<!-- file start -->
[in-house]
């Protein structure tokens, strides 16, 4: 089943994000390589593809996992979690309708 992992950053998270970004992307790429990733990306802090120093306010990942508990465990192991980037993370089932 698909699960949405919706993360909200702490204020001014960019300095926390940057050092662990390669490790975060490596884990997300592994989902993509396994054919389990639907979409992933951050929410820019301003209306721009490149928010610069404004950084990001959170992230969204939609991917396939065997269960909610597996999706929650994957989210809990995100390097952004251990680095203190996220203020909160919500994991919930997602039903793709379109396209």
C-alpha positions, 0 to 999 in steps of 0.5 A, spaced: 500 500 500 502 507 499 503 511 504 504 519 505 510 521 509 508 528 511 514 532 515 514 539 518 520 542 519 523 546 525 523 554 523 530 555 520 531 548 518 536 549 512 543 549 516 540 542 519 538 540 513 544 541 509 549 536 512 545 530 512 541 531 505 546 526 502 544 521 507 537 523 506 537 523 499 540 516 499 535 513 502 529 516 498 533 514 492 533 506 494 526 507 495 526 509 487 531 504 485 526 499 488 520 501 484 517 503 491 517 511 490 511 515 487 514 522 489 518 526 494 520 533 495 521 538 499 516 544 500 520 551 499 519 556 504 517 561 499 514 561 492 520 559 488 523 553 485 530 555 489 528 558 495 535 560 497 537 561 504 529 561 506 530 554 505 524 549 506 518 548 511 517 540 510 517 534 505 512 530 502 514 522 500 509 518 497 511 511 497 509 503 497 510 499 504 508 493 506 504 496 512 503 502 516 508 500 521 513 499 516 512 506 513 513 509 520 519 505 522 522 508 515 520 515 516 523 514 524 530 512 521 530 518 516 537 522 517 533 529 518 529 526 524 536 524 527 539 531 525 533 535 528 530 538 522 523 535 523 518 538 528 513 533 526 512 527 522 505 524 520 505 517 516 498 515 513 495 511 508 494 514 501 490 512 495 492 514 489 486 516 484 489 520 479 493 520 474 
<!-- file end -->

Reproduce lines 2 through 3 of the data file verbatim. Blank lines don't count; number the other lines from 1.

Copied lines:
């Protein structure tokens, strides 16, 4: 089943994000390589593809996992979690309708 992992950053998270970004992307790429990733990306802090120093306010990942508990465990192991980037993370089932 698909699960949405919706993360909200702490204020001014960019300095926390940057050092662990390669490790975060490596884990997300592994989902993509396994054919389990639907979409992933951050929410820019301003209306721009490149928010610069404004950084990001959170992230969204939609991917396939065997269960909610597996999706929650994957989210809990995100390097952004251990680095203190996220203020909160919500994991919930997602039903793709379109396209």
C-alpha positions, 0 to 999 in steps of 0.5 A, spaced: 500 500 500 502 507 499 503 511 504 504 519 505 510 521 509 508 528 511 514 532 515 514 539 518 520 542 519 523 546 525 523 554 523 530 555 520 531 548 518 536 549 512 543 549 516 540 542 519 538 540 513 544 541 509 549 536 512 545 530 512 541 531 505 546 526 502 544 521 507 537 523 506 537 523 499 540 516 499 535 513 502 529 516 498 533 514 492 533 506 494 526 507 495 526 509 487 531 504 485 526 499 488 520 501 484 517 503 491 517 511 490 511 515 487 514 522 489 518 526 494 520 533 495 521 538 499 516 544 500 520 551 499 519 556 504 517 561 499 514 561 492 520 559 488 523 553 485 530 555 489 528 558 495 535 560 497 537 561 504 529 561 506 530 554 505 524 549 506 518 548 511 517 540 510 517 534 505 512 530 502 514 522 500 509 518 497 511 511 497 509 503 497 510 499 504 508 493 506 504 496 512 503 502 516 508 500 521 513 499 516 512 506 513 513 509 520 519 505 522 522 508 515 520 515 516 523 514 524 530 512 521 530 518 516 537 522 517 533 529 518 529 526 524 536 524 527 539 531 525 533 535 528 530 538 522 523 535 523 518 538 528 513 533 526 512 527 522 505 524 520 505 517 516 498 515 513 495 511 508 494 514 501 490 512 495 492 514 489 486 516 484 489 520 479 493 520 474 